10 minutes with: Frederick Forster

The  Staff Canteen

The Staff Canteen

Editor 25th September 2015

Having worked with the likes of Raymond Blanc, Marcus Wareing and Gordon Ramsay, London’s Frederick Forster is onto his next venture – the re-opening of the iconic Le Pont De La Tour.

We chat about what we can expect when it reopens on Monday (28th), what he enjoys most about cooking and winning the Roux Scholarship as well as National Chef of the Year.

Speaking about his influences it’s safe to say that Frederick has had a wealth of experience that has shaped the chef that he is today. He said: “I think I’ve taken something from each of the people I’ve worked with, certainly Raymond Blanc.

Lamb
Lamb

“He was the first chef that I worked for after I left college and was a great building block for me and a great man to work for but I think all of them are very important at different times in my career. People like Gordon Ramsay too, they instilled into me discipline and attention to detail and then people like the Roux brothers; they left a lasting experience on me.

“Of latter day: people like John Williams at The Ritz, someone who I consider to be a bit of a mentor for me, he’s so knowledgeable I don’t think people like him really get the credit they deserve.”

Although going back to the beginning, before he worked with these iconic chefs, Frederick cites his mother as the person that ignited his passion for food.

He said: “When I was young I used to help her go shopping in the market in south east London and at time I was thinking ‘what’s all this about’ but then I started to get more involved and help her in the kitchen. “Also when I went to school I was the only guy doing home economics and it was something I really enjoyed. My teacher really encouraged me to continue cooking so in my final year I thought that I wanted to go to college and learn a bit more, I’d also become fascinated by reading these great books, like Marco Pierre White and Raymond Blanc.”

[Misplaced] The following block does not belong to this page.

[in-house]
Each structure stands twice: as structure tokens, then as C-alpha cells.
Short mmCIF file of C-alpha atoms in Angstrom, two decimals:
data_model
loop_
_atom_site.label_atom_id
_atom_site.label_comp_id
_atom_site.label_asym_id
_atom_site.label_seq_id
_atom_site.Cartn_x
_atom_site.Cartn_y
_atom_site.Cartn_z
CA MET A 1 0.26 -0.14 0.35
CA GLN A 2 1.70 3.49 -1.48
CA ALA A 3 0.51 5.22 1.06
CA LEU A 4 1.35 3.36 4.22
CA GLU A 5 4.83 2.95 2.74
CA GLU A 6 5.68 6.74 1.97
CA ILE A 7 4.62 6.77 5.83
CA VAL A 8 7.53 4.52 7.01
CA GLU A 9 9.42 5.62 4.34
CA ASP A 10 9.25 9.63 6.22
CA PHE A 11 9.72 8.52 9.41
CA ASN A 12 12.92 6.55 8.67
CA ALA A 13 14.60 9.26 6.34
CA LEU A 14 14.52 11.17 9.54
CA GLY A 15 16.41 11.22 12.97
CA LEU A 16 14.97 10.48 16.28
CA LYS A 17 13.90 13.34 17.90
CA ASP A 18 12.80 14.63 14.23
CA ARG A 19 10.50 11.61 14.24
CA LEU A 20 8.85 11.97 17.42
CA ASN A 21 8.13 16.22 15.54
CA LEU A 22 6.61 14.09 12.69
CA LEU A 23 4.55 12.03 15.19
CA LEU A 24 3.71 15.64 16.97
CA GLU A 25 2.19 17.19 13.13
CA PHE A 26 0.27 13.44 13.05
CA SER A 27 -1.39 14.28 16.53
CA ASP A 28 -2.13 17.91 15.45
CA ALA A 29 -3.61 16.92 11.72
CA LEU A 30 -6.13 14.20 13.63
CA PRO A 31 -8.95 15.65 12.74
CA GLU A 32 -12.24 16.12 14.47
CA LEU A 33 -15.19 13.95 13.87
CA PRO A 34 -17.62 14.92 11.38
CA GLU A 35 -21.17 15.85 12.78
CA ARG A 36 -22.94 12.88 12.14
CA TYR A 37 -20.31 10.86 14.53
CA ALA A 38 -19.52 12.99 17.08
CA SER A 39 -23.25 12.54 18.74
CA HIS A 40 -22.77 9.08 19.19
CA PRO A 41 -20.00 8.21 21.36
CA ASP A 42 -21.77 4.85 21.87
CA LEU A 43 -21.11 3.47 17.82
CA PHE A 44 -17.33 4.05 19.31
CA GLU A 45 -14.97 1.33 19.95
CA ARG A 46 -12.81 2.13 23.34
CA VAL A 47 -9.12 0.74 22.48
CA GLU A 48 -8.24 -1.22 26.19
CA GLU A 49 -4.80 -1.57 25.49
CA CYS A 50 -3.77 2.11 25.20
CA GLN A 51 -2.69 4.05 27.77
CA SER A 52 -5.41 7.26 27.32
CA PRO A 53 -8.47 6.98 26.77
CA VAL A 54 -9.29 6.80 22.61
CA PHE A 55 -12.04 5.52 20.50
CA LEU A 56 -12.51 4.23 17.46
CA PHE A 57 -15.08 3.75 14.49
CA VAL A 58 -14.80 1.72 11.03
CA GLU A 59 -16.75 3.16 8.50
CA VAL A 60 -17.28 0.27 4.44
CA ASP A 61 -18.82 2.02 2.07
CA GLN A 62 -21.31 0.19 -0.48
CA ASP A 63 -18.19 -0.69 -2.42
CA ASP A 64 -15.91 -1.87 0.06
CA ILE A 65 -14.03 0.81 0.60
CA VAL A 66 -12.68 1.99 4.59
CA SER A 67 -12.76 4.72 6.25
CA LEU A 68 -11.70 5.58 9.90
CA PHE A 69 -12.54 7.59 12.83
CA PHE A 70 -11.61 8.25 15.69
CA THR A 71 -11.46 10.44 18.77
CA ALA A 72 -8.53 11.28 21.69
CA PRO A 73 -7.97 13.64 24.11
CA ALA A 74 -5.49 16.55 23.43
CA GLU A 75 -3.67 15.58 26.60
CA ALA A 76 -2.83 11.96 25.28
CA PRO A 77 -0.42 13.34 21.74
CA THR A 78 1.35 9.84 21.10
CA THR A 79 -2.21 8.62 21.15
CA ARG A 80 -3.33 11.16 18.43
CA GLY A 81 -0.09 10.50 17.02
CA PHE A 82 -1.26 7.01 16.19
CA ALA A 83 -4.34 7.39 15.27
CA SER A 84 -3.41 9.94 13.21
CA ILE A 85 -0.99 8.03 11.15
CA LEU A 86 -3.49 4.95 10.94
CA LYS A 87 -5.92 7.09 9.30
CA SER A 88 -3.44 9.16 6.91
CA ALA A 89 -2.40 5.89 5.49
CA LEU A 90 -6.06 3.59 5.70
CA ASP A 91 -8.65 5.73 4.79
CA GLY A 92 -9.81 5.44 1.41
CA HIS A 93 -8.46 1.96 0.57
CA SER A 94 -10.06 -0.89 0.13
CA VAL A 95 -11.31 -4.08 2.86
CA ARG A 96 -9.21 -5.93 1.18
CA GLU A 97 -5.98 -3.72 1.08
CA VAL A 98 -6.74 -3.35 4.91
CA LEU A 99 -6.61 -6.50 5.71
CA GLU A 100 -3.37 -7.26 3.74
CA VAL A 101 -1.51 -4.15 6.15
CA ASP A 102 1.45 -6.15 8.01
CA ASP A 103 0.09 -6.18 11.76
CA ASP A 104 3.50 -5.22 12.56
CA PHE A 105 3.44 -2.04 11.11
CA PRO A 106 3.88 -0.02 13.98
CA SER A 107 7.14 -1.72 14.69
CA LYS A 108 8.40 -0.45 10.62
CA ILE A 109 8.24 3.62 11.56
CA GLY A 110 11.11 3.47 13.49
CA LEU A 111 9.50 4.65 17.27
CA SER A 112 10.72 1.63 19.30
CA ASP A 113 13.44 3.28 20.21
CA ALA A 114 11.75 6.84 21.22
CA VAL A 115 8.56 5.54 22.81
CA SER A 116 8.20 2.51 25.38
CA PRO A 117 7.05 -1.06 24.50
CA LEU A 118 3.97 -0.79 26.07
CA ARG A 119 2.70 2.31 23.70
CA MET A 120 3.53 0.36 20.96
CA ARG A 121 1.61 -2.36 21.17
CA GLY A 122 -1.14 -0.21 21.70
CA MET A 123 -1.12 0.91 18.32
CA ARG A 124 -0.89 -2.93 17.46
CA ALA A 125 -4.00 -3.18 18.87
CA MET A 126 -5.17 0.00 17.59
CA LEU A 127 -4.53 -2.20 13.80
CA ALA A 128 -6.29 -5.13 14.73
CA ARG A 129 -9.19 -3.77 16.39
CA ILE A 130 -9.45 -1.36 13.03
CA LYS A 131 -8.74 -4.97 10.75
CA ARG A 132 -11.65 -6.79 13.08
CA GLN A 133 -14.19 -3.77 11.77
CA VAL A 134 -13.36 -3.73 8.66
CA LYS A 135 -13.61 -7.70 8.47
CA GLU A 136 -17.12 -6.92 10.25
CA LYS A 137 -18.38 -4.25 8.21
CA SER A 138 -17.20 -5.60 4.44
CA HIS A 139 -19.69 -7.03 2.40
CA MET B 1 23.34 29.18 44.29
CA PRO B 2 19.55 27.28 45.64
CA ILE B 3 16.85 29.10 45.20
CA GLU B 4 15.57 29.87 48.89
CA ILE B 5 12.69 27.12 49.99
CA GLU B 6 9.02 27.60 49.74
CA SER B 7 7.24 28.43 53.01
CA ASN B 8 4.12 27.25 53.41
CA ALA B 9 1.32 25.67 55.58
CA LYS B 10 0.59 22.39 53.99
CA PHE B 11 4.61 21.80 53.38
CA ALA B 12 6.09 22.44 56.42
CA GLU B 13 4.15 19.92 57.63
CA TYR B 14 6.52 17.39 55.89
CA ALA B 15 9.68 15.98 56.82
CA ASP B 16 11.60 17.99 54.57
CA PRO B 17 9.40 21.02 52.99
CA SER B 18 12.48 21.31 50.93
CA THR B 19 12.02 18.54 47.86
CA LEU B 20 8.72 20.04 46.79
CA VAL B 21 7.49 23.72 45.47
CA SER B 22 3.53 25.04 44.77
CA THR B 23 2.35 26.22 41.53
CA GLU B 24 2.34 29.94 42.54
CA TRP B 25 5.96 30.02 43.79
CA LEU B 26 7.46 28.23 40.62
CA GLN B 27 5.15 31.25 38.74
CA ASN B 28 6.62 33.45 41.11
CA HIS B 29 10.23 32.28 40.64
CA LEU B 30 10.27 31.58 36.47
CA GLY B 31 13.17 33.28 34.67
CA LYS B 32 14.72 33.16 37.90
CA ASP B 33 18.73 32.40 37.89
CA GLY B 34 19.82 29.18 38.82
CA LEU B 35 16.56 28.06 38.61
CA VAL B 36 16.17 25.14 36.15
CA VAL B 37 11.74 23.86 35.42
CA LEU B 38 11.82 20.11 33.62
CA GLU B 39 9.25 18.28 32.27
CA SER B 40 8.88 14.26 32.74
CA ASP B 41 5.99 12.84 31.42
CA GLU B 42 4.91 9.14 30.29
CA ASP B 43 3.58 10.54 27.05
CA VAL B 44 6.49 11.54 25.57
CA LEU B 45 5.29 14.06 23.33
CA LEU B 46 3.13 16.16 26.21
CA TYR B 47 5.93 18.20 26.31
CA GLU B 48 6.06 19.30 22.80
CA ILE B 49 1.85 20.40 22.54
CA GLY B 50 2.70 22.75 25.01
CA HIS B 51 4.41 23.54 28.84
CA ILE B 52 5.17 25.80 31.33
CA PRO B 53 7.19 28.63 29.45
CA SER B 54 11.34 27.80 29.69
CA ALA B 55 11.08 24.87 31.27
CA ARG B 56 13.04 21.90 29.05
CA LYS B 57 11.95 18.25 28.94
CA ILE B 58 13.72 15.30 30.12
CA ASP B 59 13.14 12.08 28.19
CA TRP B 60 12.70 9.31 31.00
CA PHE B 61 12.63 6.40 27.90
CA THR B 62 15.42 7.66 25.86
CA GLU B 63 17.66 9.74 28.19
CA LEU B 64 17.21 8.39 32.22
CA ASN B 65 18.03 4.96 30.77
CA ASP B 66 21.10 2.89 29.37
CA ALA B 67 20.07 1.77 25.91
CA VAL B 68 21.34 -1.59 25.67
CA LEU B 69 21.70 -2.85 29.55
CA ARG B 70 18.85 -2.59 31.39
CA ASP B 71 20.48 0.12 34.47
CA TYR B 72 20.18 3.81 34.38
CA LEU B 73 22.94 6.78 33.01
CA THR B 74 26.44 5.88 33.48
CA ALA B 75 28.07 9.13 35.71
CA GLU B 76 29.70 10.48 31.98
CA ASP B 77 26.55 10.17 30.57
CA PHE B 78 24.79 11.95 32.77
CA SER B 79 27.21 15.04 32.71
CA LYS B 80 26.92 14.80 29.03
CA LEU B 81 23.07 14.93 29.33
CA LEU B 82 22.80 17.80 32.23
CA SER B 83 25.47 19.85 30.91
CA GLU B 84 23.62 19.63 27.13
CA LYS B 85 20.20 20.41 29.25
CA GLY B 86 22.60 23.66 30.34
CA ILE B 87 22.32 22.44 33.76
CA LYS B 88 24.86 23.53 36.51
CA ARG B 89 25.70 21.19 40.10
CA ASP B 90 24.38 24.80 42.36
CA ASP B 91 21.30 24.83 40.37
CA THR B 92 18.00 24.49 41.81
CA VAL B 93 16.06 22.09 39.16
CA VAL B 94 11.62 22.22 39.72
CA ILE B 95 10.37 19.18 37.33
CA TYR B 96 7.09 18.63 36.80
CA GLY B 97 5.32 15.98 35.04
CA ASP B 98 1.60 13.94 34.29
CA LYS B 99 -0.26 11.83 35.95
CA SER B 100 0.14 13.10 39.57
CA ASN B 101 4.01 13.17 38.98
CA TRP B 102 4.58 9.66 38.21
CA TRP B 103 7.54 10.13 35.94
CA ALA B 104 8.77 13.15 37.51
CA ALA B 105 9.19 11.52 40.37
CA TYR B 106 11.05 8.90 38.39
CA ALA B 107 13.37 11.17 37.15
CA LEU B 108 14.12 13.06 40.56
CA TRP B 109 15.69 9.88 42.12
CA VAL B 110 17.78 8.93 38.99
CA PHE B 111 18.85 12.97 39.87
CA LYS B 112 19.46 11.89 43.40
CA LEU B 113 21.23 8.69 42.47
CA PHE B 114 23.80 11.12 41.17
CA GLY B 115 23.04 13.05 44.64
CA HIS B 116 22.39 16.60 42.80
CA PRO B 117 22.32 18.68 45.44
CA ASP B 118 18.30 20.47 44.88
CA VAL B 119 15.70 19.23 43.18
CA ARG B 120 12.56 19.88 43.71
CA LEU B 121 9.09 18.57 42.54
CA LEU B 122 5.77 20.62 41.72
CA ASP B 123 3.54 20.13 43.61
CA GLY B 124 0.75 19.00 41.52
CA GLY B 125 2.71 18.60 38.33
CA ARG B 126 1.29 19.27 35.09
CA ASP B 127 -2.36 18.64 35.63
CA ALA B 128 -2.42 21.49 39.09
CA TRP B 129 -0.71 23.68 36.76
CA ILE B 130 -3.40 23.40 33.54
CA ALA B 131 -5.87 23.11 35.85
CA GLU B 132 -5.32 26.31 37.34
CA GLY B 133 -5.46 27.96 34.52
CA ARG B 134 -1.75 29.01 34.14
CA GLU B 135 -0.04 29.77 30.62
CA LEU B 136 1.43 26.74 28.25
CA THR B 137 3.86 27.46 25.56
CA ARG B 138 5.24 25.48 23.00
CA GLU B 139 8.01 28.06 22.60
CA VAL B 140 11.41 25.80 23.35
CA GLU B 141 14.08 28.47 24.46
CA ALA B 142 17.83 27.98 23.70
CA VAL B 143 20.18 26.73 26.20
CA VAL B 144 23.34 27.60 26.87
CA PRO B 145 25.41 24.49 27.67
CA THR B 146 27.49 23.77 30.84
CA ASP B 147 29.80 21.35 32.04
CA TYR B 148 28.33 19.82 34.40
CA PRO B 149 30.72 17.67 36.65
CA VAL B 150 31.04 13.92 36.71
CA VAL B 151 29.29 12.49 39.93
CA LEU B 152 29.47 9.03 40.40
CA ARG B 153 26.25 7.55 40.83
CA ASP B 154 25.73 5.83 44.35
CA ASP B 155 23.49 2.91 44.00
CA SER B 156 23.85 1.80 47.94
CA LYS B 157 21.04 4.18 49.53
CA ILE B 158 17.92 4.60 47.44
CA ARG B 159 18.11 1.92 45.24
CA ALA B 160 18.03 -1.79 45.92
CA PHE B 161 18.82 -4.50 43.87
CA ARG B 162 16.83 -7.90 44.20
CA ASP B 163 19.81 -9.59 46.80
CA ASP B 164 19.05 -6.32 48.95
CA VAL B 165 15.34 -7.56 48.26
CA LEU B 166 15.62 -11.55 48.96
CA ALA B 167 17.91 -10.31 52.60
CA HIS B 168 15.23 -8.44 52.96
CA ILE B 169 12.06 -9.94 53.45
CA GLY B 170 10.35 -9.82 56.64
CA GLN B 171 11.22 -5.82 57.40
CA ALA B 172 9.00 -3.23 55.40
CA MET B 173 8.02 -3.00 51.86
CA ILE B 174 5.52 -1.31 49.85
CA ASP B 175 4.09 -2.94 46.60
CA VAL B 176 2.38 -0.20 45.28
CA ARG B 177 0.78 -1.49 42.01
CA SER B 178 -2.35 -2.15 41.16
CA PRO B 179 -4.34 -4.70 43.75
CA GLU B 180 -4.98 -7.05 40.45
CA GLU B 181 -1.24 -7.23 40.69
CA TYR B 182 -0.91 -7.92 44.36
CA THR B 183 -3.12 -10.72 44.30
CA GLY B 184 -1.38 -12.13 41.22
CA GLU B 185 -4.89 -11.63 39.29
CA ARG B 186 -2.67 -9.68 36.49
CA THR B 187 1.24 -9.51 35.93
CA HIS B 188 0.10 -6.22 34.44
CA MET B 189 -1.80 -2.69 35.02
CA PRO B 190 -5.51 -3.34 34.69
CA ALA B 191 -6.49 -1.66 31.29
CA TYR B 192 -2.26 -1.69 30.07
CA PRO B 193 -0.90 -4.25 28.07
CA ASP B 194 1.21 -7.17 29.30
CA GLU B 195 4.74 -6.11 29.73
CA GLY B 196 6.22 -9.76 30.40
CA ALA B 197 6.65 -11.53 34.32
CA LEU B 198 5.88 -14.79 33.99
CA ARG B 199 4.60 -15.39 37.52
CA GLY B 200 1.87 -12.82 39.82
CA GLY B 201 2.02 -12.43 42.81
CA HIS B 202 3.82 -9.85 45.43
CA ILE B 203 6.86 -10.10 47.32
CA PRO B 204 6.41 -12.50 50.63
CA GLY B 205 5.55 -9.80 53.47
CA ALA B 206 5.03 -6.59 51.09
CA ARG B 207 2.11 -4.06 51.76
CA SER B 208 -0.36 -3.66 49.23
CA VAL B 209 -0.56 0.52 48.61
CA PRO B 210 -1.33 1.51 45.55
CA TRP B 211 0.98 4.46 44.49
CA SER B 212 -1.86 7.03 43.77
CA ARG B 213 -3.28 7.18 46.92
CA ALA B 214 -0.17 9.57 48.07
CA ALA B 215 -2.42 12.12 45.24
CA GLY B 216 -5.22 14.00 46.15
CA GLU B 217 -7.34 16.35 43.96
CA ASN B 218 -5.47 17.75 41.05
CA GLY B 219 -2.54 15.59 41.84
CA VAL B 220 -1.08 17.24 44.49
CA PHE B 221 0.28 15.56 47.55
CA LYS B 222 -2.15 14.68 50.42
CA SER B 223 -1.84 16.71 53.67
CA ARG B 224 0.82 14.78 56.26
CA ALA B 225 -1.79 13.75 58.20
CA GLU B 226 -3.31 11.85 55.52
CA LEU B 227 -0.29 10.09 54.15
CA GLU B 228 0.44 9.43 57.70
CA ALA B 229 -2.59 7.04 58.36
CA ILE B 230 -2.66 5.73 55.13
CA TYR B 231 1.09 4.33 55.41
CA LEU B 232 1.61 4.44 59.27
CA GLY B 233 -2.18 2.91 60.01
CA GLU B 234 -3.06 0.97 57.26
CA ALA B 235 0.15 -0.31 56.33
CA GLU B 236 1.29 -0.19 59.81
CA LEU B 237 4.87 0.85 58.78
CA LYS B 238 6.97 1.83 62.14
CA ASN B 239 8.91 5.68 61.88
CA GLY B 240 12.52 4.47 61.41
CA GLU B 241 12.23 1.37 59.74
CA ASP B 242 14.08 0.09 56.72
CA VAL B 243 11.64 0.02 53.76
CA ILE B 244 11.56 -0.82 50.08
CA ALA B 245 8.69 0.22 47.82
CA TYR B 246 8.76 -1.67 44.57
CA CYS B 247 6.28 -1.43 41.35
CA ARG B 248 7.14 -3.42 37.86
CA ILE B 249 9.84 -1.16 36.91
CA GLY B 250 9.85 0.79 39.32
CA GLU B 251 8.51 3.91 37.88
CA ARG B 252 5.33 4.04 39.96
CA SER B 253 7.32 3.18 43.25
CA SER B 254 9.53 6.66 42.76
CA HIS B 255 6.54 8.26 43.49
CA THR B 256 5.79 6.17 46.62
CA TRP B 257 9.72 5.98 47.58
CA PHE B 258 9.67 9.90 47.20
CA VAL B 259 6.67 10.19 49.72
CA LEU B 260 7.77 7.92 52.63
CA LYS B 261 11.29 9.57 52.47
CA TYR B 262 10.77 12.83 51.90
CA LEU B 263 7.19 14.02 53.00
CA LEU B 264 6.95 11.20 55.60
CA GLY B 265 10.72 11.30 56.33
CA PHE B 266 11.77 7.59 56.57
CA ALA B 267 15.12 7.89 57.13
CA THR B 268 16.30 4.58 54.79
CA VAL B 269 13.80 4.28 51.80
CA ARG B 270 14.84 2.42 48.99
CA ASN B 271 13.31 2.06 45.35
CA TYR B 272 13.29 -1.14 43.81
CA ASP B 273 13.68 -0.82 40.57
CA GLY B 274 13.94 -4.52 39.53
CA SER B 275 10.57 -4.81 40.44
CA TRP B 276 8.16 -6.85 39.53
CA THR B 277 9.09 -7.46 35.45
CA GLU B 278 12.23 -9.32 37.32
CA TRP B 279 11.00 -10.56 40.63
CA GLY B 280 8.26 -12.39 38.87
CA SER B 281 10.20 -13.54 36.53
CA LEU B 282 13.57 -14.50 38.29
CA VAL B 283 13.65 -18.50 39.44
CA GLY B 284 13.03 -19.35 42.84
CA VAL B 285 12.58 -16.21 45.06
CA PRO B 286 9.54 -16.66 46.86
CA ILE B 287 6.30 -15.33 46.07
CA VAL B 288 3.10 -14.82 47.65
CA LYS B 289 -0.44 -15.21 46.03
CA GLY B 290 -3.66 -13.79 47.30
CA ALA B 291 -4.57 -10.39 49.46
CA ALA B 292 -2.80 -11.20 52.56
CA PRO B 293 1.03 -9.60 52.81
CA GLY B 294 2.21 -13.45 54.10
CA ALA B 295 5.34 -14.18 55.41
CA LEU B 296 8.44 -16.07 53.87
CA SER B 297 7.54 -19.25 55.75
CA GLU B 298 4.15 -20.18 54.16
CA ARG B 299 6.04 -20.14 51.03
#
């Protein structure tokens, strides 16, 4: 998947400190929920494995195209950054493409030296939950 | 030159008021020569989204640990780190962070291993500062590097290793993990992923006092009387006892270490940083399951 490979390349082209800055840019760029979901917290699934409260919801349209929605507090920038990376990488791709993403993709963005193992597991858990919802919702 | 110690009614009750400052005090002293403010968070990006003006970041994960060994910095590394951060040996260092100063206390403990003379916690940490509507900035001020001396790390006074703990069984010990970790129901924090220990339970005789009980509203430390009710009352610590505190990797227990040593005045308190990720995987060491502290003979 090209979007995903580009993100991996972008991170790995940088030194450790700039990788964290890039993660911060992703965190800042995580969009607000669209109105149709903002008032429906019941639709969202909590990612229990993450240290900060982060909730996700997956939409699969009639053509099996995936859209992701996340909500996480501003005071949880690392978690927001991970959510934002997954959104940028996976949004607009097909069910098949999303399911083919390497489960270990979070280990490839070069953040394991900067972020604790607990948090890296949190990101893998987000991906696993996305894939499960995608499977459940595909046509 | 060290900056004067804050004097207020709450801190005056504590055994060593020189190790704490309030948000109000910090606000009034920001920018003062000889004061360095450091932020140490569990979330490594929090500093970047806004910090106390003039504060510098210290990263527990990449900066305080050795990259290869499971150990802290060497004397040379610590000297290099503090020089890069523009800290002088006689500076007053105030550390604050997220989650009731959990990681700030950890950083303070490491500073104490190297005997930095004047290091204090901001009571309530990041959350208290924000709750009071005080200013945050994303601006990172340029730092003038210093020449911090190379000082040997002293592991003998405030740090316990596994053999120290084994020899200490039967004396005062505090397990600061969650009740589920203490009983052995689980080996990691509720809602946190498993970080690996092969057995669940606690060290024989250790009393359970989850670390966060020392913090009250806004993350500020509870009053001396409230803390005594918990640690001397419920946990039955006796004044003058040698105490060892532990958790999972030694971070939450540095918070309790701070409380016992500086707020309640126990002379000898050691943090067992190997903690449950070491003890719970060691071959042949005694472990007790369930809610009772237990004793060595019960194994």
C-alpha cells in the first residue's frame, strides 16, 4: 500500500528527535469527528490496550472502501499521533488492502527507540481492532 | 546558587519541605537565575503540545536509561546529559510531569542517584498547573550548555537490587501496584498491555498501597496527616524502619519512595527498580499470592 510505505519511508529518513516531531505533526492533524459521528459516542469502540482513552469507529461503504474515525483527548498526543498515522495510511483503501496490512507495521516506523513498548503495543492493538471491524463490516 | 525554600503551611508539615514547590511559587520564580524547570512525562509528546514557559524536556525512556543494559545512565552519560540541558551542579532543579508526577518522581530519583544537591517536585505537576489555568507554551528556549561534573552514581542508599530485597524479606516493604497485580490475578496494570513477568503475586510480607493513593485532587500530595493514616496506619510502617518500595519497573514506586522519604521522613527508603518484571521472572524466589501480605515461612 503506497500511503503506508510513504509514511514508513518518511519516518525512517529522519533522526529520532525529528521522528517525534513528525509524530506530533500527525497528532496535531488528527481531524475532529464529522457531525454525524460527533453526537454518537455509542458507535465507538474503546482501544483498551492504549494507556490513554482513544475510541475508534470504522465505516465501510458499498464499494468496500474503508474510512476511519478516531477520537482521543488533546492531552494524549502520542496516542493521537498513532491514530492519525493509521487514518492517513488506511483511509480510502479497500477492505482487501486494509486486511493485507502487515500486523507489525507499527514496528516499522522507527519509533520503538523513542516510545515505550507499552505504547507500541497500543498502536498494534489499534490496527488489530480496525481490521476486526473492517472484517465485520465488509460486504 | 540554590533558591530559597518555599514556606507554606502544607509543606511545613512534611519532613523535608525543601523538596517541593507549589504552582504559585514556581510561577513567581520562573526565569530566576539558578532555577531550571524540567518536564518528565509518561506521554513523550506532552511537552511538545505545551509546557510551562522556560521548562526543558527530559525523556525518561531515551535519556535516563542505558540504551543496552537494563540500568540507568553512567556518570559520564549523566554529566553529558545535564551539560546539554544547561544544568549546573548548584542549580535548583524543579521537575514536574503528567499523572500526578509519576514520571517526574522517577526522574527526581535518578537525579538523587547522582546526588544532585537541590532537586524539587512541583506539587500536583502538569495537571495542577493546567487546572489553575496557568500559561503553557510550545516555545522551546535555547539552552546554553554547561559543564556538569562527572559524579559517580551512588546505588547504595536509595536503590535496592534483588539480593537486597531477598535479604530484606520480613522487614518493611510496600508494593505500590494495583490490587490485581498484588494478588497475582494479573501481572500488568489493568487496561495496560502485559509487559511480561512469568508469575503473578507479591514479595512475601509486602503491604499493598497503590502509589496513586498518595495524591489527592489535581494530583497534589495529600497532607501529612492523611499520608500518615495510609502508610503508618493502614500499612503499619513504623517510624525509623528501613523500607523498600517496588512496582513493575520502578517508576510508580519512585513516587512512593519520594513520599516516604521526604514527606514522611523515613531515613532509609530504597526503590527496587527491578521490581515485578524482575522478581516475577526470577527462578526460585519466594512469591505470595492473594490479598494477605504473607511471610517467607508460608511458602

Beetroot salad
Beetroot salad

Helping out at The Ritz during holidays and then starting his first position at Le Manoir, Frederick believes he doesn’t have a particular style of food but has naturally favoured classical French. He explained: "I didn’t have a particular genre of food I wanted to stick to, when I went to Raymond Blanc I was captivated by his style of cooking which was very innovative, a French classic base; he was very gifted.

“I enjoyed learning but as my career went on I found myself working in French-orientated places and I realised that was what I enjoyed doing most and it got the best out of me; I appreciated the classics and not really been one for all the molecular gastronomy cooking.”

It was whilst working with Simon Rogan at Addington Palace that Frederick won the Roux Scholarship. Of Simon he said: “He gave me my confidence back to cook and he helped me a lot, he encouraged me to enter the Roux Scholarship when I was with him and I actually ended up winning.

“Prior to winning, I’d entered a few competitions before whilst I was with Raymond (Young Chef of the Year) and I also entered the Roux Scholarship when I was with Gordon Ramsay and got through to the final but didn’t win.

Ceviche Lobster
Ceviche Lobster

“After that I stopped competing for a while, although whilst at Gordon Ramsay I competed in Young Chef of the Year and actually came second to Marcus Wareing, who I worked with at Aubergine.”

Although Frederick has entered a few competitions and knows it isn’t the ultimate goal for him to win he still feels winning the Roux Scholarship is something he can look back upon with pride.

He said: “I enjoyed the challenge of it but it wasn’t something that I thought was the be-all and end-all but I knew that some competitions can do a lot for your career and if you win something of this nature it can’t be bad for you. So I entered again and won and I still say it’s one of my greatest achievements.